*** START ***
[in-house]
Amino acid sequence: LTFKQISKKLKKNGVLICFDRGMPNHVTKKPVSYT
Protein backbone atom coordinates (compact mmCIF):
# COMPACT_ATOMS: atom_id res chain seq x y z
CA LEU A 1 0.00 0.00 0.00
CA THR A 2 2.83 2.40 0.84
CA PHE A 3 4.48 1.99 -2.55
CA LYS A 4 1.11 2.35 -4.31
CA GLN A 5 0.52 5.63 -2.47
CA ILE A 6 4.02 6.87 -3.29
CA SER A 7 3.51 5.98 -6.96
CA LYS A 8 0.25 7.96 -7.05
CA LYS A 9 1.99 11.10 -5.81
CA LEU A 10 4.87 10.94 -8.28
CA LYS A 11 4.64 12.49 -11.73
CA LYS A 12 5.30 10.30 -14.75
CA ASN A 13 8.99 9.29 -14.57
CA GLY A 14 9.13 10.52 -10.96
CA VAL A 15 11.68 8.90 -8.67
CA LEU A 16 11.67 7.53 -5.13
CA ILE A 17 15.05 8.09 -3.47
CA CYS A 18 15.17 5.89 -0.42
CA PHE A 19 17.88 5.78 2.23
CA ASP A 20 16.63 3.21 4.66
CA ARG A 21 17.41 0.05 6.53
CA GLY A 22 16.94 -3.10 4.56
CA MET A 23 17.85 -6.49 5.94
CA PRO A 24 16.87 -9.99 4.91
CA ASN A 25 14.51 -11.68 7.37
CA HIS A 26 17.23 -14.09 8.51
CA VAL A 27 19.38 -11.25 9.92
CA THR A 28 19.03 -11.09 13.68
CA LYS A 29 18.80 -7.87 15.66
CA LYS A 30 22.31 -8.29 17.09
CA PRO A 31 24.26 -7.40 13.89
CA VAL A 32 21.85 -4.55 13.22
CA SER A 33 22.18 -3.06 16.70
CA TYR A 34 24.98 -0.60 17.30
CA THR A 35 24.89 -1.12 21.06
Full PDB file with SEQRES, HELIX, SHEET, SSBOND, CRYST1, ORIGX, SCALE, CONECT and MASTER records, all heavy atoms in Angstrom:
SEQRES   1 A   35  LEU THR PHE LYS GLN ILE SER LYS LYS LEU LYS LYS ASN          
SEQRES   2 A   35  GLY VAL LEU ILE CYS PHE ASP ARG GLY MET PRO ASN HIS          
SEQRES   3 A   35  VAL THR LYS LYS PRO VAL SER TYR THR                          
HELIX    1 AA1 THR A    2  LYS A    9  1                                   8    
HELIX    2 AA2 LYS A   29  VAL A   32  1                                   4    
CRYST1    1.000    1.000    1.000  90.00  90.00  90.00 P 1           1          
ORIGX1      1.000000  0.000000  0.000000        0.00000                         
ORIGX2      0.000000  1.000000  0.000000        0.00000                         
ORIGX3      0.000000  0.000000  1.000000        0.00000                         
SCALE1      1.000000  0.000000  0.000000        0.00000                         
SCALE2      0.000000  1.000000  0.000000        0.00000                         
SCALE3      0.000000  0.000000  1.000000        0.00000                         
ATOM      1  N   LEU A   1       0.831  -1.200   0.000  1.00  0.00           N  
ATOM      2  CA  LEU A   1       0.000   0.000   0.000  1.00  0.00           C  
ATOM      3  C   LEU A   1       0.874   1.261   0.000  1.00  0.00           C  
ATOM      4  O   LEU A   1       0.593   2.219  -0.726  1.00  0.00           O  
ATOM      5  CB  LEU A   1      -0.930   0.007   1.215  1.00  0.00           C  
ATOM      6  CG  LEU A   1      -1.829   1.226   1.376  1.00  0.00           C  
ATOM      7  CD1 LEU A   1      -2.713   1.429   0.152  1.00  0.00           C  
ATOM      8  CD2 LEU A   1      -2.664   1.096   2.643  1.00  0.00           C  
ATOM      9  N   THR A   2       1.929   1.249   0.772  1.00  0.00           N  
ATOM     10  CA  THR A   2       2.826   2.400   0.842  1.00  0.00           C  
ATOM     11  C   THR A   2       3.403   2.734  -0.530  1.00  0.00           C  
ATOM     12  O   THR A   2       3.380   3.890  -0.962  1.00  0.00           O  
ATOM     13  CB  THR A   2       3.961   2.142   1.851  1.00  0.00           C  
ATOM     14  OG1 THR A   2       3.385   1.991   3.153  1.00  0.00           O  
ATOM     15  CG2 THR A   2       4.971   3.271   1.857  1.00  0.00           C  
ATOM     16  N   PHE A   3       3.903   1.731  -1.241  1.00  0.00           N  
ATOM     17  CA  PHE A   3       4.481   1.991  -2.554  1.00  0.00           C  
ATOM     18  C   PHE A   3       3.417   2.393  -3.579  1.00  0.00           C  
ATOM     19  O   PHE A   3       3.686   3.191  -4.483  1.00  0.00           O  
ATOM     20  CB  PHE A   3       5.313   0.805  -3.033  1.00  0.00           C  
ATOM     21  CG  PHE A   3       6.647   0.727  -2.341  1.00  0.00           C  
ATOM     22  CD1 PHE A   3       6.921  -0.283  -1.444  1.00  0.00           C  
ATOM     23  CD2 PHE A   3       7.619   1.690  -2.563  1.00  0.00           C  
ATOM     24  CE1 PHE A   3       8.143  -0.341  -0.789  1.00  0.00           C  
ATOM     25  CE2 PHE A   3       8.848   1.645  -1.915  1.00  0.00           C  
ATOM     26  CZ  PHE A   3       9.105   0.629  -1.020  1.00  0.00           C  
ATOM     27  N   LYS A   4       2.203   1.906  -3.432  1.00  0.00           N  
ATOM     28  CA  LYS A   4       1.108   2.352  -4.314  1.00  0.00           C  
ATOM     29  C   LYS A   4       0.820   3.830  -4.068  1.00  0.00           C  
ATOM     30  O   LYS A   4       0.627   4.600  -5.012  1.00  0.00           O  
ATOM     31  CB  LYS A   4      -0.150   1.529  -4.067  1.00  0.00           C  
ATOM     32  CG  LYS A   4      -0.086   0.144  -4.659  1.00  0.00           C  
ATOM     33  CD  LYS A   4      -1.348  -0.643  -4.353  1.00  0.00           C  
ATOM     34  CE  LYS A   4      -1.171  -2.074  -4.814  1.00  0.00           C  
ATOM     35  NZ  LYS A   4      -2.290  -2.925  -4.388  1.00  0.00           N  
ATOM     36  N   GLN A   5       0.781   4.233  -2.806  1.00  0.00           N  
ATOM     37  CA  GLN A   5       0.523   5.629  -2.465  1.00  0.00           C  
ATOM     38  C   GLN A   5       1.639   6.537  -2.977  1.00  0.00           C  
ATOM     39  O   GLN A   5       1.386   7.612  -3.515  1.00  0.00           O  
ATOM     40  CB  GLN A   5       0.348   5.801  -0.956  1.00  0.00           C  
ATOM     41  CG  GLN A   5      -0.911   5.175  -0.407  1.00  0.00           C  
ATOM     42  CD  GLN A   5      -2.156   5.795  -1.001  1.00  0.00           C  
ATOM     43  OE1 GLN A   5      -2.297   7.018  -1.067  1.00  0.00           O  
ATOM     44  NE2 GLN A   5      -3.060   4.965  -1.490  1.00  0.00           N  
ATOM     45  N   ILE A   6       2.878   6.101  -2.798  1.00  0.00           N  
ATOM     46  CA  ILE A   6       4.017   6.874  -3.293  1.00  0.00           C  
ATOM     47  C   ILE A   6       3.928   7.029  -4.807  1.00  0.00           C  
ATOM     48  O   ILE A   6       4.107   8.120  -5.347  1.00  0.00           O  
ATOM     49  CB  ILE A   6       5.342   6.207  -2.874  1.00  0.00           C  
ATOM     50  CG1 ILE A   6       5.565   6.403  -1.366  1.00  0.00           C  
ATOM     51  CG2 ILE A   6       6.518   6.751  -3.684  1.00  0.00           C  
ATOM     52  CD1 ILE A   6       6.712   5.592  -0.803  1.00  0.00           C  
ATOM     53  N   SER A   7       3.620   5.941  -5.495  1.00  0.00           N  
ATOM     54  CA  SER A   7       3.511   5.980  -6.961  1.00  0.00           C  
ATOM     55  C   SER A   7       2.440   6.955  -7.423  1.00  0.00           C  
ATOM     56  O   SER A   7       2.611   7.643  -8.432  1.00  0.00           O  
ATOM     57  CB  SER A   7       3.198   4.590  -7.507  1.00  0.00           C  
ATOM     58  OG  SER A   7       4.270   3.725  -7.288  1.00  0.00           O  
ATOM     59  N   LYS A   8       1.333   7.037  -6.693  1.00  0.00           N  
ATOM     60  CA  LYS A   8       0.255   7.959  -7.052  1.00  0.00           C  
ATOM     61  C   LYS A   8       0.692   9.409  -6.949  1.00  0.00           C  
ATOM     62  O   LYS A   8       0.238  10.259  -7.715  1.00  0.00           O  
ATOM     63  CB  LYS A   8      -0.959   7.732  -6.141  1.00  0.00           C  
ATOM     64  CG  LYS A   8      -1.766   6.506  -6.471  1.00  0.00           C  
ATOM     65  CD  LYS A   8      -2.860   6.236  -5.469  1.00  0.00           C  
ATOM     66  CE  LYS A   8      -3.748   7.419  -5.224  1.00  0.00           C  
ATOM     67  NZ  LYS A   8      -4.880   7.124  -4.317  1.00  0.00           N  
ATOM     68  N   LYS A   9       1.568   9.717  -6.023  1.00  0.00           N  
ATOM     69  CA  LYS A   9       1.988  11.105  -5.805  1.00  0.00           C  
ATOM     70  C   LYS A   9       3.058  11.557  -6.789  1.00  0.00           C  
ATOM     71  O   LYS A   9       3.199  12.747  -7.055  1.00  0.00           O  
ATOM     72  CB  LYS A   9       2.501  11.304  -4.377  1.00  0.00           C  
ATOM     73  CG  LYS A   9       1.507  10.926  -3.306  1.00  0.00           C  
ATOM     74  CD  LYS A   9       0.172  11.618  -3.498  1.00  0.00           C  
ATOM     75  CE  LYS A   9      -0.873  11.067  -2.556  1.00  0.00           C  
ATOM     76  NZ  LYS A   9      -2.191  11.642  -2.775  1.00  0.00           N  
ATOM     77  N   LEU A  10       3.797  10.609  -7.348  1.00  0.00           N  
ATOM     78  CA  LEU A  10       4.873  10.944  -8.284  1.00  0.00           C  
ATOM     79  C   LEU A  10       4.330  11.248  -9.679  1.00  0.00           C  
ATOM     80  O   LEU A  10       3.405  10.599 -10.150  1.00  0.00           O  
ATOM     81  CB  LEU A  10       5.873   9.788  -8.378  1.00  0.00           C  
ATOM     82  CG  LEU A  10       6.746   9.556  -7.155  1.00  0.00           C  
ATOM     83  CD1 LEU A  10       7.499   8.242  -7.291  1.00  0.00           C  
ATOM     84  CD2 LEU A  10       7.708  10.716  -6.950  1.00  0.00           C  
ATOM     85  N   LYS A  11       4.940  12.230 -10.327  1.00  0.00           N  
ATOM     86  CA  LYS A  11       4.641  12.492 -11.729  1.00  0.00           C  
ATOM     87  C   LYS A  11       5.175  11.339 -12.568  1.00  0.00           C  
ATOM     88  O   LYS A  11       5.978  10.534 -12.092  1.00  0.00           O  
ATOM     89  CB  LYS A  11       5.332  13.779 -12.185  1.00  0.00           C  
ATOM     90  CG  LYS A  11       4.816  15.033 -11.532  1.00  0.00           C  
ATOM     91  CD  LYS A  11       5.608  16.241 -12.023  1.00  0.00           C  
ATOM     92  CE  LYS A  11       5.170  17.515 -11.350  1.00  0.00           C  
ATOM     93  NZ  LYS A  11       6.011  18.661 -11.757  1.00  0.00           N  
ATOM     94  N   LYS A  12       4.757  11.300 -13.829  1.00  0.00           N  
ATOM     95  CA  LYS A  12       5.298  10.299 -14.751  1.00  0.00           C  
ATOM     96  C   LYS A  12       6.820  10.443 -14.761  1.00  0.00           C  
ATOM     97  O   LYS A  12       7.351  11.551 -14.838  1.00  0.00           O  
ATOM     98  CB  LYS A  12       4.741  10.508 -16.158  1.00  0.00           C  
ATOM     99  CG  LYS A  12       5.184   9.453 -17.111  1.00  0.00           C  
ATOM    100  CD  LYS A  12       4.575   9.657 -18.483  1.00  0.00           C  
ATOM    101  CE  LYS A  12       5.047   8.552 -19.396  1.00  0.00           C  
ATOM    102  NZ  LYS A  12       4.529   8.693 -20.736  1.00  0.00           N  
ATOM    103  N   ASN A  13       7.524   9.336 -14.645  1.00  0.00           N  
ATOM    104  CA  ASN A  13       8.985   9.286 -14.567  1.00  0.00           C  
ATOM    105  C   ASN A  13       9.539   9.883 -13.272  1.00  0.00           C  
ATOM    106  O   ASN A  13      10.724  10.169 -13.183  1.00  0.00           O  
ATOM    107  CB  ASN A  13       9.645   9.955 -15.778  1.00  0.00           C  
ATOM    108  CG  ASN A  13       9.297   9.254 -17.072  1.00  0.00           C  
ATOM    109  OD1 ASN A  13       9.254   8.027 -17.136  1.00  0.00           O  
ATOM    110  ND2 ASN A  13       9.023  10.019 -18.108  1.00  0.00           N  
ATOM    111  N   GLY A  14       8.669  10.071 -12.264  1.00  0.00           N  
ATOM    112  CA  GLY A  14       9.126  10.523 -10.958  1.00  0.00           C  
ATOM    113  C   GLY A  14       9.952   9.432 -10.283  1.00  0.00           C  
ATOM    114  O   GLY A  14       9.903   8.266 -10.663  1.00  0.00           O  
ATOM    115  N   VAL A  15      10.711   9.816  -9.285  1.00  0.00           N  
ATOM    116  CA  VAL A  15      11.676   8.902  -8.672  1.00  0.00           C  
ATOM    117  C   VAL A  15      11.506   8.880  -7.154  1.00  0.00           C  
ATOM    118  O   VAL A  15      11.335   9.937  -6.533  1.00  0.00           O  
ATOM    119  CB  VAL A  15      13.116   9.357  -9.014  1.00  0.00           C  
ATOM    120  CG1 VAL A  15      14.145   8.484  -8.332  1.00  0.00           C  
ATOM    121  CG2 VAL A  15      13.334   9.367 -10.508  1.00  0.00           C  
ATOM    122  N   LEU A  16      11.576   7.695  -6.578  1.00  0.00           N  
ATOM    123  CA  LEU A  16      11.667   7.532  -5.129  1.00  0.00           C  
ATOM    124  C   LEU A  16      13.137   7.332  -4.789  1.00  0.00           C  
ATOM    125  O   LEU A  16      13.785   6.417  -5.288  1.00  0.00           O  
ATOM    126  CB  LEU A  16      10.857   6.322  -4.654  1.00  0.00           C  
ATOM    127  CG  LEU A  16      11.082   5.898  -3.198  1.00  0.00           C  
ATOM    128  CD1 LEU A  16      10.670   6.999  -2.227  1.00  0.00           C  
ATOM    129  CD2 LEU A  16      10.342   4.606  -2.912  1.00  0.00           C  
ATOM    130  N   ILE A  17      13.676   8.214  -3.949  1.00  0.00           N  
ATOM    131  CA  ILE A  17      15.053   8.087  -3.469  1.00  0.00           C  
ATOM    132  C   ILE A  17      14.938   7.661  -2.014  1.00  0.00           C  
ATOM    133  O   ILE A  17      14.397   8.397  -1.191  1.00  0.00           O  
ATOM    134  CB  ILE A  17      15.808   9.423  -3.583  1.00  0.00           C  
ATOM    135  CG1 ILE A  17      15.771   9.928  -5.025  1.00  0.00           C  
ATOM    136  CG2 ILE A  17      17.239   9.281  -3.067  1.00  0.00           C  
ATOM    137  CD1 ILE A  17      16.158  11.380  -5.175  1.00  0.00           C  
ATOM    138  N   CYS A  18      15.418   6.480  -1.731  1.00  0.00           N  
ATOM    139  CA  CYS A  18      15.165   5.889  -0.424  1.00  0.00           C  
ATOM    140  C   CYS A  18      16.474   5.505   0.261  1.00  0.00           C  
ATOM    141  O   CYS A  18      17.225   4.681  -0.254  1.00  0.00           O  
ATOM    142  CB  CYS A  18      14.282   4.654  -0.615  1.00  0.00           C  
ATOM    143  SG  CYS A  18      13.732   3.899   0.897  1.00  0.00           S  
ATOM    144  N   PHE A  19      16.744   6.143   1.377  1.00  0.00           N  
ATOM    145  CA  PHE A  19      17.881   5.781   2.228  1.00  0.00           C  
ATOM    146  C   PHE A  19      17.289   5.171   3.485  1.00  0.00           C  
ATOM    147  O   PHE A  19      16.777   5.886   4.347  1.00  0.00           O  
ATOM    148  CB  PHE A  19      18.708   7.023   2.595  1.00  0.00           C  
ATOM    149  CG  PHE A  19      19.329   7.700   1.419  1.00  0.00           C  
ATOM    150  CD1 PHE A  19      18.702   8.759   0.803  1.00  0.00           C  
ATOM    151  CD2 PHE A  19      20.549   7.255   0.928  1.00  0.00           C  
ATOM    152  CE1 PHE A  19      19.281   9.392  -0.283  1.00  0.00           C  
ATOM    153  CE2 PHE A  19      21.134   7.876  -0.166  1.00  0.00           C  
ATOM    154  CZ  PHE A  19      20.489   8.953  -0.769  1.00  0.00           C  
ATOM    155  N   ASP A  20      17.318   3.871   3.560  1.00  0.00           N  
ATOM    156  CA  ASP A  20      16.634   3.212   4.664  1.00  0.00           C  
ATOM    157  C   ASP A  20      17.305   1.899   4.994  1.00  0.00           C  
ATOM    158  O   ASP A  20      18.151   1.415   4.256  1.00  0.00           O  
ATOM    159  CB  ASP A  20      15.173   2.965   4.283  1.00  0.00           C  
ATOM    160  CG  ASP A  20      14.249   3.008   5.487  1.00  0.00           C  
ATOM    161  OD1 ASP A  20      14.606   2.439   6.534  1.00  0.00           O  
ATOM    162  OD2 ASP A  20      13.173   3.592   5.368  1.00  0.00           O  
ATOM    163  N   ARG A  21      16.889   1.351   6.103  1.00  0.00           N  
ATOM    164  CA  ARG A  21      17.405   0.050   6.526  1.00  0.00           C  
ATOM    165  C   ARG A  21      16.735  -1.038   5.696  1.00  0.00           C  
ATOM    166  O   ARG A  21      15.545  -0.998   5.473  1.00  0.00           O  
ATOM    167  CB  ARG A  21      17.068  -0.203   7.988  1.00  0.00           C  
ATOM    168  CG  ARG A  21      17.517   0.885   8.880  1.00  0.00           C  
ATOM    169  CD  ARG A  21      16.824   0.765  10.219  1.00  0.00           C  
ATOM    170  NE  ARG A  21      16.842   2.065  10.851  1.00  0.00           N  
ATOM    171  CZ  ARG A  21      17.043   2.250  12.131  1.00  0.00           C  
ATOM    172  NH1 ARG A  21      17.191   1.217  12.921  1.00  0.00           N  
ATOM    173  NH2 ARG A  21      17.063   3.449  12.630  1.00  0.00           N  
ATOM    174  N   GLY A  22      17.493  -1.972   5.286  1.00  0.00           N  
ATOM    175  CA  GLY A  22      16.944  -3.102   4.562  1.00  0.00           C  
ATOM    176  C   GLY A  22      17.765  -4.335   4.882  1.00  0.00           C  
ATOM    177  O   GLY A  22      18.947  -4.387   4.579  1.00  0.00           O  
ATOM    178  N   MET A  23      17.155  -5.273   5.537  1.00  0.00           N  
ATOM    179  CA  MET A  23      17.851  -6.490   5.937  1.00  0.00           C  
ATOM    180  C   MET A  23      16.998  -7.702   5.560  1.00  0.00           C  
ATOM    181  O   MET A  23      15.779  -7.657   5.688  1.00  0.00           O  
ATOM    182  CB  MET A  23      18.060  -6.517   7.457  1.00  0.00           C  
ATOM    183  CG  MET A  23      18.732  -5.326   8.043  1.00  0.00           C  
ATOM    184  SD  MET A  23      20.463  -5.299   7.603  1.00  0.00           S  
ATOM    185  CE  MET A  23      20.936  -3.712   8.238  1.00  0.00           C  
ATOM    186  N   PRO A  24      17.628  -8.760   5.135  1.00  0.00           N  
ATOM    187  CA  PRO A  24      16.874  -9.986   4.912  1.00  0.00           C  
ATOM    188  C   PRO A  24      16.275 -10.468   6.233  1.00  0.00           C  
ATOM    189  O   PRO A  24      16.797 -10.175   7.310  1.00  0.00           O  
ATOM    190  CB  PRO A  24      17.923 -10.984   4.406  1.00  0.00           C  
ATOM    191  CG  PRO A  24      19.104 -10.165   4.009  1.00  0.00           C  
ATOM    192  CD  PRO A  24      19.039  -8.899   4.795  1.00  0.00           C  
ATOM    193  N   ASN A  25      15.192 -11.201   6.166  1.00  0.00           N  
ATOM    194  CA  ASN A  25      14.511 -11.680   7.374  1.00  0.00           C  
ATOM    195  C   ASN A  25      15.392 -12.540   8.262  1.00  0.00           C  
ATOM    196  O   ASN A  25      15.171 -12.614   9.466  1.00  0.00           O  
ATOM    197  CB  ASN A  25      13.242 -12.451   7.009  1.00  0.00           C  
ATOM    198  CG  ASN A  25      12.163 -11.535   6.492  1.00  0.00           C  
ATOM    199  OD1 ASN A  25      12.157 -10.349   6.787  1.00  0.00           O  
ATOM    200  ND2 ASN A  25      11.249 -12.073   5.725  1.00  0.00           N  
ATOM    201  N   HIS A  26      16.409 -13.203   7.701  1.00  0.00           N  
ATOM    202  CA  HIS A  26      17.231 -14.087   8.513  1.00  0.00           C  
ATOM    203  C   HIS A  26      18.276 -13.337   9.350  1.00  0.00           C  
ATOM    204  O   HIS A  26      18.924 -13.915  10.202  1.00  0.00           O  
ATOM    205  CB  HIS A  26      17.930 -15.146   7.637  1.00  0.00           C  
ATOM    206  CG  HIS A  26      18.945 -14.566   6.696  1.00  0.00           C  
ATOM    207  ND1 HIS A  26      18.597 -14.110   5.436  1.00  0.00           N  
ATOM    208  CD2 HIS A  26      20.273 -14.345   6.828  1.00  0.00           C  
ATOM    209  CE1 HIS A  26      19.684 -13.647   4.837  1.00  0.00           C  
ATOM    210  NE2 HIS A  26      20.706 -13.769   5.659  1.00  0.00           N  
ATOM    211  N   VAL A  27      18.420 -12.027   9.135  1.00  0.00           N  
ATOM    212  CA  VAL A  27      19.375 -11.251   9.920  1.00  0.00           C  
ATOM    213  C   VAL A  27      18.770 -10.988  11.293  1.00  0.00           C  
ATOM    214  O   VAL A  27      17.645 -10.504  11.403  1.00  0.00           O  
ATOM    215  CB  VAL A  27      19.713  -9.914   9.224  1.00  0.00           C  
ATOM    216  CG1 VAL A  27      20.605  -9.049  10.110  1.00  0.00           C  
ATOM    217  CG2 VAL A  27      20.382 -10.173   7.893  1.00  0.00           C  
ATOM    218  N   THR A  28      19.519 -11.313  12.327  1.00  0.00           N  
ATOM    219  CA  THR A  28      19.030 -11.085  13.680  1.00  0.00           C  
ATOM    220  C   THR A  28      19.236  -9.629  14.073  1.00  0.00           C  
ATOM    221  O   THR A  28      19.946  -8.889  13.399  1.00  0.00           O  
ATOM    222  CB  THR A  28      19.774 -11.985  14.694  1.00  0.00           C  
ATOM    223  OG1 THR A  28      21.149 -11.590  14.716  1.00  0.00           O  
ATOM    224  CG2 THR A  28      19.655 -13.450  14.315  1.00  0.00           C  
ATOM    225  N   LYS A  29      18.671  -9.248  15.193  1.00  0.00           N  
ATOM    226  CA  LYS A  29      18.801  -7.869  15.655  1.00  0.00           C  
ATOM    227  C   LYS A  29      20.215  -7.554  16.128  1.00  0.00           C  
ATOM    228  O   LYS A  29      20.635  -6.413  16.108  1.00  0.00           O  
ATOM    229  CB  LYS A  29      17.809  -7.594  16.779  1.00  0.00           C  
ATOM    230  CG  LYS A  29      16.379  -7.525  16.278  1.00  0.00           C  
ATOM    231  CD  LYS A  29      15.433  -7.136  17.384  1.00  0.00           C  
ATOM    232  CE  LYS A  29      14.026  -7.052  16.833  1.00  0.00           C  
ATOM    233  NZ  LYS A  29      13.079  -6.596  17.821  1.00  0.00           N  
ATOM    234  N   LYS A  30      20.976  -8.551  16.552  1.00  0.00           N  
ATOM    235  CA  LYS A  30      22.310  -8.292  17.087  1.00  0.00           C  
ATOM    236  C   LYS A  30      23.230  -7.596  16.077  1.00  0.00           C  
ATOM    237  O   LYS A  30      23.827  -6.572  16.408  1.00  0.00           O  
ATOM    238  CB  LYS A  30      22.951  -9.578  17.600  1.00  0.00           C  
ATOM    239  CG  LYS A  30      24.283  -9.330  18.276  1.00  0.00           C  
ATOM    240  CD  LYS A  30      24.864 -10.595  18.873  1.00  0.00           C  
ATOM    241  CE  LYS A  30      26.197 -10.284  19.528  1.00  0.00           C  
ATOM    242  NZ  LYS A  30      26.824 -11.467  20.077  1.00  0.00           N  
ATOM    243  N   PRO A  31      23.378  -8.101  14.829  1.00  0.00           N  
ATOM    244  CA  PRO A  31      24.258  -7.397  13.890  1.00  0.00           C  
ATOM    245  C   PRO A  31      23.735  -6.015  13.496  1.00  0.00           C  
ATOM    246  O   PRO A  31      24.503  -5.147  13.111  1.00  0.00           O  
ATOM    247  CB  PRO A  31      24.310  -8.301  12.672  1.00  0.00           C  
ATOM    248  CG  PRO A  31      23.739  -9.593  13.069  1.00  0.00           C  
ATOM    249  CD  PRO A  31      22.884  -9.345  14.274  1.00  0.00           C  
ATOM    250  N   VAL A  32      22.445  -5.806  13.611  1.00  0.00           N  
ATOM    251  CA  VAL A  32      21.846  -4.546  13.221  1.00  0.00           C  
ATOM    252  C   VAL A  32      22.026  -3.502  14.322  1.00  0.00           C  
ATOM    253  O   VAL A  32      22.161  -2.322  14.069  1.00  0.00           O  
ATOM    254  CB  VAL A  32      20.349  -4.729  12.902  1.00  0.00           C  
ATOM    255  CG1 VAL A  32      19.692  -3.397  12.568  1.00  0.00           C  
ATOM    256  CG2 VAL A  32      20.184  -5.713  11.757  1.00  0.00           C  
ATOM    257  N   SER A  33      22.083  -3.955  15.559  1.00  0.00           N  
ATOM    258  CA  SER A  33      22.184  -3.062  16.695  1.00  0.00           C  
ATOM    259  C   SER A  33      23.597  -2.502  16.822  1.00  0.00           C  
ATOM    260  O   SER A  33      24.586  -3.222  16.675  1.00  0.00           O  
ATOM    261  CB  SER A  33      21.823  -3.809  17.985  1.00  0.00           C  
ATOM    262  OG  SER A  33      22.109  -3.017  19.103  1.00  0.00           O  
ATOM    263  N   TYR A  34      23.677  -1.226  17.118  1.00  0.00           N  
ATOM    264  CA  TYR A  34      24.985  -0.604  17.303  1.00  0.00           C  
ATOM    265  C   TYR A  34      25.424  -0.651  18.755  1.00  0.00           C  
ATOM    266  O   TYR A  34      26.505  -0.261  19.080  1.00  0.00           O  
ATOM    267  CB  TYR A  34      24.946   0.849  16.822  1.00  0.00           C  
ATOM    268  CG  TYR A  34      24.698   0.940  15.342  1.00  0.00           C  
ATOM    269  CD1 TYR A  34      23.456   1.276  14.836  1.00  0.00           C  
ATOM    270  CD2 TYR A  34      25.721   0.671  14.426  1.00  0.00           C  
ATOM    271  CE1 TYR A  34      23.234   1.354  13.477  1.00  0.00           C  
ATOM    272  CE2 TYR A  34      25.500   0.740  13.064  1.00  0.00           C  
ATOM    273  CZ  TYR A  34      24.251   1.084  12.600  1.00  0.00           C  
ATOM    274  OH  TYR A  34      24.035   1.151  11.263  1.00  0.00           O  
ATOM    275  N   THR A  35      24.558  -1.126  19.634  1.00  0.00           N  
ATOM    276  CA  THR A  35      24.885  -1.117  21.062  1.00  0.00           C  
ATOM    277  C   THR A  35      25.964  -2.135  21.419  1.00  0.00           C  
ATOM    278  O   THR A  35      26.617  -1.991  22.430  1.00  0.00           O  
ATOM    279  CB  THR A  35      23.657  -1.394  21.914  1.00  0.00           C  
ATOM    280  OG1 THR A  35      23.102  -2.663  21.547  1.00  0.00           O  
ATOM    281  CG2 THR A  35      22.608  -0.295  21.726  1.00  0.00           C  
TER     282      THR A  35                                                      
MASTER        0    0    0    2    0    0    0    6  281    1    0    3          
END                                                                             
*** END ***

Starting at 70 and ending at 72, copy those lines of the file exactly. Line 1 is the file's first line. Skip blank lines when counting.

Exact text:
ATOM     18  C   PHE A   3       3.417   2.393  -3.579  1.00  0.00           C  
ATOM     19  O   PHE A   3       3.686   3.191  -4.483  1.00  0.00           O  
ATOM     20  CB  PHE A   3       5.313   0.805  -3.033  1.00  0.00           C  